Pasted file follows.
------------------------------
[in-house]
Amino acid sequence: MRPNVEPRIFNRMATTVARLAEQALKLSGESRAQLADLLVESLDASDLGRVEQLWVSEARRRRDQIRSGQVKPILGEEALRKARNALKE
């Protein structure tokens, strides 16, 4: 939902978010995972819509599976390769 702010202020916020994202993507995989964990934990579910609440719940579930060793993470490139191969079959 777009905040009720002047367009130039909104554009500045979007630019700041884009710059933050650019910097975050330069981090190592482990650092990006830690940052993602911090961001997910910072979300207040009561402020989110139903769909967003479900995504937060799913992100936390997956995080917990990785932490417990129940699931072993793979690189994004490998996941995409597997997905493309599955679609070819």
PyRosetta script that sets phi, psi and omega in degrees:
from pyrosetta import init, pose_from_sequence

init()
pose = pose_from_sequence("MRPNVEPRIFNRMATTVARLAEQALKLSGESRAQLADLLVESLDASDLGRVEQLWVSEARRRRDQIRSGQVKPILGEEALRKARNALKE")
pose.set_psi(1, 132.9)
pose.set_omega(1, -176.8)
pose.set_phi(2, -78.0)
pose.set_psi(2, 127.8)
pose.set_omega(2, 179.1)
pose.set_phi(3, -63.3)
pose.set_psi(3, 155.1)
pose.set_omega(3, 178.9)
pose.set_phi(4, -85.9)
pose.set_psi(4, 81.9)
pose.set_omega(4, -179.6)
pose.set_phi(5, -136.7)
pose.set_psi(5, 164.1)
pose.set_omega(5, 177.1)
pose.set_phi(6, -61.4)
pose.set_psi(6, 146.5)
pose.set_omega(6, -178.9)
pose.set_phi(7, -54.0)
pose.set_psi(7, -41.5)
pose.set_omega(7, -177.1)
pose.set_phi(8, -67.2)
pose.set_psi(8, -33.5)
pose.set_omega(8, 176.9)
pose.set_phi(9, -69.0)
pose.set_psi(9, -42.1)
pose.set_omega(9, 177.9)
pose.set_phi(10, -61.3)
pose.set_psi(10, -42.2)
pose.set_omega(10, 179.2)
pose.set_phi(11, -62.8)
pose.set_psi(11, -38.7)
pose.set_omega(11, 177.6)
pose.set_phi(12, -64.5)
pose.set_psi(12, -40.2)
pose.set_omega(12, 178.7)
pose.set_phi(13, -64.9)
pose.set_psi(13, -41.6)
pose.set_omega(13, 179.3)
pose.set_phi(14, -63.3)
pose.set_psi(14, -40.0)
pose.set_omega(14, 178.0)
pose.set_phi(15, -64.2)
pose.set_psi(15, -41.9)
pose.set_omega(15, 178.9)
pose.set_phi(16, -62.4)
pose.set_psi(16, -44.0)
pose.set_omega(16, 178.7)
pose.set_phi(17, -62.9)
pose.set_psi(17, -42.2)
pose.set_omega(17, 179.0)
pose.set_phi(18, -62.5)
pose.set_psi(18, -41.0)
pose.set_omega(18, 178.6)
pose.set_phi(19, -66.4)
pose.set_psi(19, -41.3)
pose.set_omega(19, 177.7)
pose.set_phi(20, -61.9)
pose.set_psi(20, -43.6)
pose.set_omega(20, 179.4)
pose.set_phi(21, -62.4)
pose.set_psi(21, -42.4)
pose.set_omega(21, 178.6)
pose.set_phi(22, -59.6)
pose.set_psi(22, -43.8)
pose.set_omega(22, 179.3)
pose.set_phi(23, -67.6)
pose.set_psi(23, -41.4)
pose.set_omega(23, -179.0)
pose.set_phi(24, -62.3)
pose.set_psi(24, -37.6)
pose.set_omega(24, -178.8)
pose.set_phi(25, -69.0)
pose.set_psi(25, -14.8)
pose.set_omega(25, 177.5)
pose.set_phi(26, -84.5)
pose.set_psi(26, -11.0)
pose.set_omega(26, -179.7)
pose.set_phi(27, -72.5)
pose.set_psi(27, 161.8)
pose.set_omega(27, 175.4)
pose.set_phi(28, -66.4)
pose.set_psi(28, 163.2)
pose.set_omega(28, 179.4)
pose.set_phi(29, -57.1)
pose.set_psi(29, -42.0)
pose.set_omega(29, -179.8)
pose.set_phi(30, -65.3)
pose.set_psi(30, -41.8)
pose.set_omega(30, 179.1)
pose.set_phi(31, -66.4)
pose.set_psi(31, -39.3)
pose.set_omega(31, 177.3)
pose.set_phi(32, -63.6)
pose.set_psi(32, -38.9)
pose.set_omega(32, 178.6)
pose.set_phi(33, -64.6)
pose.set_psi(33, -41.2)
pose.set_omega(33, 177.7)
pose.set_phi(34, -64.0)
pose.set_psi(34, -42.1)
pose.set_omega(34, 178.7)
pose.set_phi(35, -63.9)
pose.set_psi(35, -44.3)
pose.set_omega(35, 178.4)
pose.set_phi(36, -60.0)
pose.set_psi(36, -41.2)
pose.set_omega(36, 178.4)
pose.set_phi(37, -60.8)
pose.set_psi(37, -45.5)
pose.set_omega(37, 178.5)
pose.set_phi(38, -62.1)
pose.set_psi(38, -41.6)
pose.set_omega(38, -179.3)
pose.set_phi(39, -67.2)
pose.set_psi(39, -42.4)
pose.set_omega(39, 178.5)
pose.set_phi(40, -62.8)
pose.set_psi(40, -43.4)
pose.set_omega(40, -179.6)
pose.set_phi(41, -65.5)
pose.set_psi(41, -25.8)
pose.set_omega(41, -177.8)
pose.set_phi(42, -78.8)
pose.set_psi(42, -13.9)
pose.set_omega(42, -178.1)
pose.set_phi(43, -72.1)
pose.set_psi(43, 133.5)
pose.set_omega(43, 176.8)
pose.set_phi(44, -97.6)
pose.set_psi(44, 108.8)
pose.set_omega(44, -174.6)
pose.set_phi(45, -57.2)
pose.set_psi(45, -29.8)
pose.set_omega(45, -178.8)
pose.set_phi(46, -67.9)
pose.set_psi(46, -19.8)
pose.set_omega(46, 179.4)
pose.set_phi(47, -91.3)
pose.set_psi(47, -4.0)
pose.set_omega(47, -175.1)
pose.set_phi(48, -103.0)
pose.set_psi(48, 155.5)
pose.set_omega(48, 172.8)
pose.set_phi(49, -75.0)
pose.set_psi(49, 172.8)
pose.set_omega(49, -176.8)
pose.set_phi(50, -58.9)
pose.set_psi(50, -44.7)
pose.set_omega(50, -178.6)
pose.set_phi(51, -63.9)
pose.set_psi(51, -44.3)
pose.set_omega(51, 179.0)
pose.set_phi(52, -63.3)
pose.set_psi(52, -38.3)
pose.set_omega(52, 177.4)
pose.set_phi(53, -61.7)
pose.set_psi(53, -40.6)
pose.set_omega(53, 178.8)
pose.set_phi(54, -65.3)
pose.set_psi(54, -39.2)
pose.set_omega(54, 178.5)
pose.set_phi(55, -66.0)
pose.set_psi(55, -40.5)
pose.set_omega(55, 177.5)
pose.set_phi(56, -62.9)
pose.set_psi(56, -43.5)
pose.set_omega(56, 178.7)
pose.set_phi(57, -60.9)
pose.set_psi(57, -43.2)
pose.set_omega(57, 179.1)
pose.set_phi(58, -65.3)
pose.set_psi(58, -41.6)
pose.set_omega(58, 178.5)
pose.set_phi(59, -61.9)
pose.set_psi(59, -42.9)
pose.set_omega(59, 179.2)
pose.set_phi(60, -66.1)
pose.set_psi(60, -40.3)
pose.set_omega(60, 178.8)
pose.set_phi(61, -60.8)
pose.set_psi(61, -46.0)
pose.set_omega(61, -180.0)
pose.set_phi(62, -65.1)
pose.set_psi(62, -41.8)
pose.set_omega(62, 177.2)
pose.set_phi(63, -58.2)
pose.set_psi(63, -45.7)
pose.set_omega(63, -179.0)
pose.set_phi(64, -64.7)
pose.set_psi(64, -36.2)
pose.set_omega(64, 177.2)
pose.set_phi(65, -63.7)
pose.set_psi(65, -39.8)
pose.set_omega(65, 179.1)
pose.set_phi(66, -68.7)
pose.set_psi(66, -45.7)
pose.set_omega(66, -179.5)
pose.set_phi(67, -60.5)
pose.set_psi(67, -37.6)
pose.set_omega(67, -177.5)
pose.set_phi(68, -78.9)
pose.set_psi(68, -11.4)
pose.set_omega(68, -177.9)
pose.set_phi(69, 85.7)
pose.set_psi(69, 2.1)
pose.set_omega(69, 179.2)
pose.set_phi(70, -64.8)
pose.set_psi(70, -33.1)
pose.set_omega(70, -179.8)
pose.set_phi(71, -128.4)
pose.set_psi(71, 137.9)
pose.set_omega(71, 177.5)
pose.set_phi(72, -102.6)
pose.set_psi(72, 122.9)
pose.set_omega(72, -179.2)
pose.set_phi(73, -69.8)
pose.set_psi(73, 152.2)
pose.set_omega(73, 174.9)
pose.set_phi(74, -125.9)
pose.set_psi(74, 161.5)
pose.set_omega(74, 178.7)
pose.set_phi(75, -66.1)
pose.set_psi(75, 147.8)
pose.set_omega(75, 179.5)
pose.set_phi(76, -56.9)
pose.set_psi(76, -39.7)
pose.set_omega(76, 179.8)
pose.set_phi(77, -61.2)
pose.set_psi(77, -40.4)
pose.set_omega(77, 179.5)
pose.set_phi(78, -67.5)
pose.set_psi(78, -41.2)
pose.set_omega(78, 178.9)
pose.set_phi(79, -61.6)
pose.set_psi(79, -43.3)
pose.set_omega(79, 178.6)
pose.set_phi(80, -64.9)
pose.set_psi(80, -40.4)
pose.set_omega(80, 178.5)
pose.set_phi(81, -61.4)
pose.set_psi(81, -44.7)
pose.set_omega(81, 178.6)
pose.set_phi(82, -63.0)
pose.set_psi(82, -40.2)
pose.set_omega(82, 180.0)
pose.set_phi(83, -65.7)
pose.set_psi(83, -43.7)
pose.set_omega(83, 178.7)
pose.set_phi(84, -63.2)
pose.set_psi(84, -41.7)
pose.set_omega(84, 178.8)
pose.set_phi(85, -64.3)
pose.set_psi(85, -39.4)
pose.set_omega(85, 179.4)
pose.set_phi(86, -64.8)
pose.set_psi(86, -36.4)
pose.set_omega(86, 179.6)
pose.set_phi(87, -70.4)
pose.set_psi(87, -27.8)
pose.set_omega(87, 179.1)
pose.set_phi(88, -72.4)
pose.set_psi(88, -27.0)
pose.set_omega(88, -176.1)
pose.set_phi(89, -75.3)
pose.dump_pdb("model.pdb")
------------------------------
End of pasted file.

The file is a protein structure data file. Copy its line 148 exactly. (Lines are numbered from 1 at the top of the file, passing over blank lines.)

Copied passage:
pose.set_phi(48, -103.0)